Hitting The Play Button: Classic DVDs
Share on Facebook!
Share to MySpace!
Share on Stumbleupon!
TicketNetwork- Buy Tickets Direct And Save


duplicityUniversal, 2009, Color, 125 mins.- Universal DVD

Clive Owen: “Nobody trusts anybody, we just cop to it.”

For ex-MI6 operative Owen, nothing beats the thrill of coming up against (in more ways than one) a woman who shares his professional spy qualities of distrust, manipulation and self-interest. Fortunately for him, he encountered CIA op Julia Roberts one night in an embassy in Dubai…and unfortunately for him, she pretty much took him to the cleaners in a professional sense. Years later, the two meet again in the world of corporate espionage, as companies headed by rivals Tom Wilkinson and Paul Giamatti try to one-up each other in bringing new stuff to the consumer hordes. As rumors of a big new product heat things up, the forces deployed by each side employ all of the gadgets and guile at their disposal- but do any of them really know who all of the players are, or what kind of game they’re playing?

Writer/director Tony Gilroy follows up his previous story of corporate shenanigans, Michael Clayton, with this more lighthearted look at some giants of capitalism. The CEOs involved are an interesting contrast to each other, with Giamatti an impulsive chap and Wilkinson a thinker who espouses a theory of “Corporate evolution.” But the story focuses on Owen and Roberts, and some of the key twists and turns are driven by their history with each other, with plenty of verbal jousting involved. At times there is a bit of a mean streak in the film, with various characters tweaking each other and an on-the-job seduction of an innocent woman by Owen played for laughs. But there are some plain old silly moments also, and both Owen and Roberts dive right in and sell them, whether its Owen getting caught up in his work for a frozen pizza company or Roberts searching desperately for a badly needed photocopier.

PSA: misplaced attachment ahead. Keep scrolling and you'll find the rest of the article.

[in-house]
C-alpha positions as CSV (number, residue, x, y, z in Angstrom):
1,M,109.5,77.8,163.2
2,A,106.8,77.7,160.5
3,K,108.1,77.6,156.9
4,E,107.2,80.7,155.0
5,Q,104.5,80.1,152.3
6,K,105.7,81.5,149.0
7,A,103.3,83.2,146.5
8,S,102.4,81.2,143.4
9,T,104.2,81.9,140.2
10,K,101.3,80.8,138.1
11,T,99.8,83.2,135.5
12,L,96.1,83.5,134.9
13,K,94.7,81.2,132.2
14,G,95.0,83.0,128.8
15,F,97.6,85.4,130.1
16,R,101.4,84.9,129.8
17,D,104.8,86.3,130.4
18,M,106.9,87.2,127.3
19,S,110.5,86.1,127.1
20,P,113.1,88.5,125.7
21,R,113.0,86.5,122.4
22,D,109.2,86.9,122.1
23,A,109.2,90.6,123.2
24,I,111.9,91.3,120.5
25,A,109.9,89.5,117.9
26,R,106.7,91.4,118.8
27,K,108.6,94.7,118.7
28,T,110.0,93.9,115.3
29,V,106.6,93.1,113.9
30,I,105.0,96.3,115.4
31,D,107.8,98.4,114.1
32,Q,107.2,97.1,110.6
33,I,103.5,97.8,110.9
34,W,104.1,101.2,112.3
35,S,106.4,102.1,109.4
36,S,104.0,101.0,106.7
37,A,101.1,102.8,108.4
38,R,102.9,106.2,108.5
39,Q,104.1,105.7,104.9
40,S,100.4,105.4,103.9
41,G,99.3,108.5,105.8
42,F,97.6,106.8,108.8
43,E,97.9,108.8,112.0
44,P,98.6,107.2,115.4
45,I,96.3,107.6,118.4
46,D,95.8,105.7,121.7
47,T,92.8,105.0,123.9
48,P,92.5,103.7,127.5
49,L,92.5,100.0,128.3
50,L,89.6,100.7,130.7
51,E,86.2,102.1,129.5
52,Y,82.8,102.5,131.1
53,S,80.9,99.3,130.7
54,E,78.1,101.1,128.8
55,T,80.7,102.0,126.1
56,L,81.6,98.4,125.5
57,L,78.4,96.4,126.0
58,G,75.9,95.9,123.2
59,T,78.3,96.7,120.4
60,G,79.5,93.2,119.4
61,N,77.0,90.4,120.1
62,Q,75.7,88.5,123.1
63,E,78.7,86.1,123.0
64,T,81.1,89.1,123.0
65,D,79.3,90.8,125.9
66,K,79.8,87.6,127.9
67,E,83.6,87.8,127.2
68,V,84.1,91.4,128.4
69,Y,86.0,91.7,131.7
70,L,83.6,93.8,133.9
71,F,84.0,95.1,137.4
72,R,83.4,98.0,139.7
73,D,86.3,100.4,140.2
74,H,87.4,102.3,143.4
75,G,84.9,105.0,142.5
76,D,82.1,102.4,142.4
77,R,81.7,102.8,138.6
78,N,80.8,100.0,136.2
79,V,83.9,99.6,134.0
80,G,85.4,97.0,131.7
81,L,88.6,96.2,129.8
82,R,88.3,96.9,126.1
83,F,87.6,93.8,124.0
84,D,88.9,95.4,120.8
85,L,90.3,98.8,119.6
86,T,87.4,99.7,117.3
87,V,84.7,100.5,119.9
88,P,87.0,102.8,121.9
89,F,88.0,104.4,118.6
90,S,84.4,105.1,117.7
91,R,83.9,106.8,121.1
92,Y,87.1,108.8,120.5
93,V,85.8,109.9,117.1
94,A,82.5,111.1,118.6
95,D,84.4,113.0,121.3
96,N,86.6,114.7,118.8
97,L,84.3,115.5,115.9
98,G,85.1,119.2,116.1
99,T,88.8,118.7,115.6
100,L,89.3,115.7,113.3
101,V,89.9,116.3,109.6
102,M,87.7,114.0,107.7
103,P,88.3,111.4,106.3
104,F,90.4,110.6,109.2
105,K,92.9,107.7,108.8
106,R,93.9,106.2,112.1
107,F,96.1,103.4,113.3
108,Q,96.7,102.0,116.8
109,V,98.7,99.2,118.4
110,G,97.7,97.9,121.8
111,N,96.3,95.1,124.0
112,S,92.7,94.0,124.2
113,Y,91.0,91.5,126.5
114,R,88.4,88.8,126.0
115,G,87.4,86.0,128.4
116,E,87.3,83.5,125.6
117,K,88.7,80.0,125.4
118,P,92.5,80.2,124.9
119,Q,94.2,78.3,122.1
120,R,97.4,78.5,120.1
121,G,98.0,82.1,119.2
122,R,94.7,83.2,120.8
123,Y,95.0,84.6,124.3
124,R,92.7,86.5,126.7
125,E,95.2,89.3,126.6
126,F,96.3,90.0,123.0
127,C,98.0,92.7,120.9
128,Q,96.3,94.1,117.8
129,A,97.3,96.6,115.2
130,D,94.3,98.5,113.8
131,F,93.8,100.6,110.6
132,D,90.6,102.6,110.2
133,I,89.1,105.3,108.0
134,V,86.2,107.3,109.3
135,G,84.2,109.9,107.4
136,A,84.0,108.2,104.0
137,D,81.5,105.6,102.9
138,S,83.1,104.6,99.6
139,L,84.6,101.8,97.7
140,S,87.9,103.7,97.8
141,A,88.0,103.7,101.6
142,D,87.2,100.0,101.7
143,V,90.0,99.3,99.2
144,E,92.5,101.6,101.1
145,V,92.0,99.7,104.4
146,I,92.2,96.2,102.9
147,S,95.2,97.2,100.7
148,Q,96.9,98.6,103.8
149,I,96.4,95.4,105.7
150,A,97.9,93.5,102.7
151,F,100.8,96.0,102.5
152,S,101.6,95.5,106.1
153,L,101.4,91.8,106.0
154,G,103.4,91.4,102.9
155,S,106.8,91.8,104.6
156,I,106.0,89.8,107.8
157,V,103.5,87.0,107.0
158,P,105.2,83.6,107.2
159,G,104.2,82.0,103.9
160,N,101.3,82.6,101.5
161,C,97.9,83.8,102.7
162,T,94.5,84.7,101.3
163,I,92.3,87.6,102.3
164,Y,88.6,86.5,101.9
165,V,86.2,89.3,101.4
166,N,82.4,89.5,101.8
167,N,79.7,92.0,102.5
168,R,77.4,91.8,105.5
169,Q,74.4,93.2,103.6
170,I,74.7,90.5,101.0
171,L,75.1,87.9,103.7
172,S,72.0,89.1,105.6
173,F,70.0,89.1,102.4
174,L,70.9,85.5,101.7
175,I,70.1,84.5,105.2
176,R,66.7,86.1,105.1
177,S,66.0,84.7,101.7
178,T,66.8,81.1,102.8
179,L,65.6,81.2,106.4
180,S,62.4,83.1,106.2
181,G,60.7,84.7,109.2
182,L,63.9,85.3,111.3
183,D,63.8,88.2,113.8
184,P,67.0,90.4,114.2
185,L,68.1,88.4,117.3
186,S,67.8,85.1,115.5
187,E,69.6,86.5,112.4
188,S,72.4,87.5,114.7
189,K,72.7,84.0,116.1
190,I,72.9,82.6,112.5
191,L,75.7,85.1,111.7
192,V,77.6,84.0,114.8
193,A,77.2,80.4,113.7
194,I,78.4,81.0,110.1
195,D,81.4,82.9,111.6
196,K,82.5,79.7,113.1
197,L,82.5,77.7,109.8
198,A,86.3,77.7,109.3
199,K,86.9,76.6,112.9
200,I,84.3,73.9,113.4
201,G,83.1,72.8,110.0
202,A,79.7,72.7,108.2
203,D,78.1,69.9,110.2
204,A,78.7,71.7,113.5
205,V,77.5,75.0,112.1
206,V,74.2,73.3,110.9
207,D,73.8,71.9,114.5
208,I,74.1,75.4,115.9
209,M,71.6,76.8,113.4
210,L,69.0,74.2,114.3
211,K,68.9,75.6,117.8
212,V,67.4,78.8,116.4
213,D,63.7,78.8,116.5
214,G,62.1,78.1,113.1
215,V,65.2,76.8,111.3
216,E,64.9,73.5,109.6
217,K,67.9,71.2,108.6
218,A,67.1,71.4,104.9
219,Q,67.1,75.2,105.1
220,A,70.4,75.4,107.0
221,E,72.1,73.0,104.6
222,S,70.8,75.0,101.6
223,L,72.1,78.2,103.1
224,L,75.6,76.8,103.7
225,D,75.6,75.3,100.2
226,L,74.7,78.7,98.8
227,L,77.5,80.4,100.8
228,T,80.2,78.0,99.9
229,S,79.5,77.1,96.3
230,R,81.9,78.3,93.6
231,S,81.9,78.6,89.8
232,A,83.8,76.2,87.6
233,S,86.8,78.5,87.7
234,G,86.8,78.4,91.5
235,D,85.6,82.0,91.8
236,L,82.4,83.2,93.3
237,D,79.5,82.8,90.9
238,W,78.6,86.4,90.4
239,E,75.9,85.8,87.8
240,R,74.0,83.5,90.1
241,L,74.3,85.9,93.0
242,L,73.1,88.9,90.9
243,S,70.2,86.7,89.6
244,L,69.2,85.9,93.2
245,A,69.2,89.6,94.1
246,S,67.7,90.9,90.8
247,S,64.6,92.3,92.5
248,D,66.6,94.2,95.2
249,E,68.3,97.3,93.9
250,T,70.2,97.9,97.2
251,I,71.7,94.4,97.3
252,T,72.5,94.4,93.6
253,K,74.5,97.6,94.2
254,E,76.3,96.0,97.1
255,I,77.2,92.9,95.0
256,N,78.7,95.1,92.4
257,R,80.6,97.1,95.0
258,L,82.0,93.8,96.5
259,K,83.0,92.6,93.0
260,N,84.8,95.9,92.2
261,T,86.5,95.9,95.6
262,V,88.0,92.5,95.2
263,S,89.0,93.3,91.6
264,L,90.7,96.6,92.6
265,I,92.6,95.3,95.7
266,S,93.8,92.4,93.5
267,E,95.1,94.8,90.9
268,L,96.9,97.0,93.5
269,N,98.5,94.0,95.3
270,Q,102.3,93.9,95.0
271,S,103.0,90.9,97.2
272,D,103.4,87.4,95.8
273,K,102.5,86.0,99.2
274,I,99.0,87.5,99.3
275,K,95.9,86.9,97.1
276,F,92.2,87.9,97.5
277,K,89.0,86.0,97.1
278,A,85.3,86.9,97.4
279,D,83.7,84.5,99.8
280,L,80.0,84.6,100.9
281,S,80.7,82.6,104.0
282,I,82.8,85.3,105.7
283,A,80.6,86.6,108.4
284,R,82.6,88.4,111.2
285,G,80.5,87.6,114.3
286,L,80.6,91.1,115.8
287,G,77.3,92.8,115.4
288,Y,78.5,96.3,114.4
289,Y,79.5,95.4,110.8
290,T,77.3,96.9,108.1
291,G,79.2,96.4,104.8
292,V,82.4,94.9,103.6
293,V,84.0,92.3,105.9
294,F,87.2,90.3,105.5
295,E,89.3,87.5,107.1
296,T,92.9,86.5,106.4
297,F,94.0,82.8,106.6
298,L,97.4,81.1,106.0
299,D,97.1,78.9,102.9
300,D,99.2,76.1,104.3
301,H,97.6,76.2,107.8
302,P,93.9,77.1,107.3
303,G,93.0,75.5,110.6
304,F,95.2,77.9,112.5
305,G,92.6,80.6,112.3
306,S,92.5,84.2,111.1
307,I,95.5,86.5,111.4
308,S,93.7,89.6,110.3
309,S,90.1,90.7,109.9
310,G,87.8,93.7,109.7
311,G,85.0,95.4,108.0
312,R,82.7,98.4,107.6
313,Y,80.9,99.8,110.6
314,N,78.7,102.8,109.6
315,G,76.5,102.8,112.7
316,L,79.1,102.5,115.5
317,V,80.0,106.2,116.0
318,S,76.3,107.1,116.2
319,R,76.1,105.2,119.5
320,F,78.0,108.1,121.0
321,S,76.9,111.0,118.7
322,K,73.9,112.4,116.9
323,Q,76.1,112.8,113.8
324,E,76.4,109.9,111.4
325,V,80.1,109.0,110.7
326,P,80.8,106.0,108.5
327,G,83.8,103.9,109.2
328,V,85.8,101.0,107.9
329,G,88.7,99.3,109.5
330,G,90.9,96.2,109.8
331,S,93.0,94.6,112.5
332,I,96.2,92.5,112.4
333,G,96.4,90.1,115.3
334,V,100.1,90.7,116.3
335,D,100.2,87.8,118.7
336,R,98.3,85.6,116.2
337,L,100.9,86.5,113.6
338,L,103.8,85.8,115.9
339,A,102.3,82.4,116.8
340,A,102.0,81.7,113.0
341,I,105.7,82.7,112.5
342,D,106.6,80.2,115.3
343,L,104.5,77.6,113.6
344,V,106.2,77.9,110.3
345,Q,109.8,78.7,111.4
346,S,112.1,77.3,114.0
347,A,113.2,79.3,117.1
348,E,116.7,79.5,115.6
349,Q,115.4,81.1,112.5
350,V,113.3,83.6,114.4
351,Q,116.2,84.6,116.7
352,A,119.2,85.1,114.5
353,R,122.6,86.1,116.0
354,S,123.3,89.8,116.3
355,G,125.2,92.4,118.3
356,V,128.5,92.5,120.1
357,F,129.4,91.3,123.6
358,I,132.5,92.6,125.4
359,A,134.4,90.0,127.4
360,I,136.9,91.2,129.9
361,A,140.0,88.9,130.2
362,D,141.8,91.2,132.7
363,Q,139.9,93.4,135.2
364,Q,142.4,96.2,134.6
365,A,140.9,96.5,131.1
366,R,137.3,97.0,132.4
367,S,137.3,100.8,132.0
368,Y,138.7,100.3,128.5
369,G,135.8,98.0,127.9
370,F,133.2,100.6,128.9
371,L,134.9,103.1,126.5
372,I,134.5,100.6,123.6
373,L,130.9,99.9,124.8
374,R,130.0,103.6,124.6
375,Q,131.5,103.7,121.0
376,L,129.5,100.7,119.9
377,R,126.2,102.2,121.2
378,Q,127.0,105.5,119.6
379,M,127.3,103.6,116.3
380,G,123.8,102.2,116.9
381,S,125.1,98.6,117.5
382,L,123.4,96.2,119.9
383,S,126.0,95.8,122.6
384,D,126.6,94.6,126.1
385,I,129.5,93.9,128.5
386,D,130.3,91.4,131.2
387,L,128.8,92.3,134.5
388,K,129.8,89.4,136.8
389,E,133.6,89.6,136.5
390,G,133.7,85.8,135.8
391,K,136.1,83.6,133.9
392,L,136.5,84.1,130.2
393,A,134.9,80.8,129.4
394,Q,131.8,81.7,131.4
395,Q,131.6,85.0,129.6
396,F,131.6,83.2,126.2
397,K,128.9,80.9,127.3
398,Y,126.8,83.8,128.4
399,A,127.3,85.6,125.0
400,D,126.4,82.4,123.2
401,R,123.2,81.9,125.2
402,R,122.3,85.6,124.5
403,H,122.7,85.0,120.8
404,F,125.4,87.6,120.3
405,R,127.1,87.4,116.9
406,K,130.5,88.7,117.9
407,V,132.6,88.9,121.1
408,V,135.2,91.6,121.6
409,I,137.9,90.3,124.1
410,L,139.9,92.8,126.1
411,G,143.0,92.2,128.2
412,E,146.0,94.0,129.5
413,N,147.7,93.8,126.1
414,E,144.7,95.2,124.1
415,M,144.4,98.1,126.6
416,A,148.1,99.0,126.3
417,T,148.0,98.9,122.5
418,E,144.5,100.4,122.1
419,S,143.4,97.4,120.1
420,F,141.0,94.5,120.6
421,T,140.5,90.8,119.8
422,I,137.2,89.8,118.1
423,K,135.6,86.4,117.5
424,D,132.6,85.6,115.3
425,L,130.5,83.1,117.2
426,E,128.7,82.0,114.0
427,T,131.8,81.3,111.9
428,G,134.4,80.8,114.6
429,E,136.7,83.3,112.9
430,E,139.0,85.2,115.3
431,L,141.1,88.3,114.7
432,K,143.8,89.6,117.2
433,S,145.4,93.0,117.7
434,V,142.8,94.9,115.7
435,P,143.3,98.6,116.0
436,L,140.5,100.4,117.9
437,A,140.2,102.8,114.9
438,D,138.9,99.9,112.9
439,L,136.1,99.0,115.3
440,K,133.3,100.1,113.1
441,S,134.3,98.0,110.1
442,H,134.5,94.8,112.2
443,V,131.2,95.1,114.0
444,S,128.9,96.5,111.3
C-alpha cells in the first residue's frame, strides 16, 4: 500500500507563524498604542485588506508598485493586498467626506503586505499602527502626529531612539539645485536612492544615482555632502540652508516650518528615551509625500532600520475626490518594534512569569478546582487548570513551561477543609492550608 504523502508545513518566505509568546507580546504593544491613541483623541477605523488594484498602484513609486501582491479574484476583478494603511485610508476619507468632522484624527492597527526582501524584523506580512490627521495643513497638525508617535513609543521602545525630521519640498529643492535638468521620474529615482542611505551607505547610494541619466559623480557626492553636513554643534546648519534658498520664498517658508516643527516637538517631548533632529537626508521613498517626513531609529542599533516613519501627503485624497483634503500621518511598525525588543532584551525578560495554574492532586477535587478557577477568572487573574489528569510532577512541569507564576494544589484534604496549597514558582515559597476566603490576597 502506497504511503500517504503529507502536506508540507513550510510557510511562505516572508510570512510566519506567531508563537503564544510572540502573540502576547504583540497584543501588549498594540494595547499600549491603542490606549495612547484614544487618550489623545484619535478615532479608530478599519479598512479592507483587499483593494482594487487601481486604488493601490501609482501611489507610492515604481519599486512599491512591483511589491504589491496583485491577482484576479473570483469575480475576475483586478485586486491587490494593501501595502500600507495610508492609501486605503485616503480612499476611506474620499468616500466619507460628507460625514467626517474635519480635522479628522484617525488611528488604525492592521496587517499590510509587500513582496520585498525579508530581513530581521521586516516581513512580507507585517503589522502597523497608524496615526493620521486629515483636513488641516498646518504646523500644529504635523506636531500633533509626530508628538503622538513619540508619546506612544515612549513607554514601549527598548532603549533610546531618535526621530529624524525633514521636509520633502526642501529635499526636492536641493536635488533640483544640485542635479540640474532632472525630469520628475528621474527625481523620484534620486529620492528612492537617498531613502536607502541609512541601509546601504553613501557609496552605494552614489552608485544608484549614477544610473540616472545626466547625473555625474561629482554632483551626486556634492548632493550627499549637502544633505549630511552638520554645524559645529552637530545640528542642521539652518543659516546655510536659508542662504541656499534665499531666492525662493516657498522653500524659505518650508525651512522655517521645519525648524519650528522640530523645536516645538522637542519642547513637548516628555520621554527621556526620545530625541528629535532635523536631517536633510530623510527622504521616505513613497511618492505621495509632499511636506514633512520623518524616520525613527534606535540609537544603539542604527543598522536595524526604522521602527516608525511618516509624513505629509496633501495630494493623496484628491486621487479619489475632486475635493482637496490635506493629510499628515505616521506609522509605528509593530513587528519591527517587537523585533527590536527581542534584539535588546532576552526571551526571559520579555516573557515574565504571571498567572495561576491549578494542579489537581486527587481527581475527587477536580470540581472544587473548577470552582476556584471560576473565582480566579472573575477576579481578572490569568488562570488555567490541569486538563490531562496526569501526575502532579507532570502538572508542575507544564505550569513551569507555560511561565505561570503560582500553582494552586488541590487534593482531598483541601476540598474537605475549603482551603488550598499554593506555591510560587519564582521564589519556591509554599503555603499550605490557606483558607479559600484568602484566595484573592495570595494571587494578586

If you like caper flicks with fun performances and snappy dialogue, this one is worth a look- you may see the resolution coming a mile away, but the humor will keep you interested in it. Disc extras are limited to audio commentary with Gilroy and his editor/coproducer brother.


sunshine_cleaningOverture Films, 2008, Color, 91 mins.- Anchor Bay DVD

Emily Blunt:“Turns out it’s against the law to throw biohazards in the dumpster. Who knew?”

Well, when you’re new to a business, you make mistakes. Blunt isn’t thrilled about joining her sister Amy Adams in cleaning up crime scenes and other biological leftovers, but she needs the money. As does Adams, whose youngster Jason Spevack is headed for private schooling due to his disruptive behavior. Adams’ old flame, Steve Zahn, is a cop who suggests to Adams that her cleanup skills could be more profitable in the crime-related field. Adams and Blunt’s dad, Alan Arkin, gets in some quality time with Spevack as the girls tackle jobs that affect them both physically and emotionally. But their exposure to the fragility of life doesn’t insulate them from their own frailties, and a big mistake threatens to drive the sisters apart…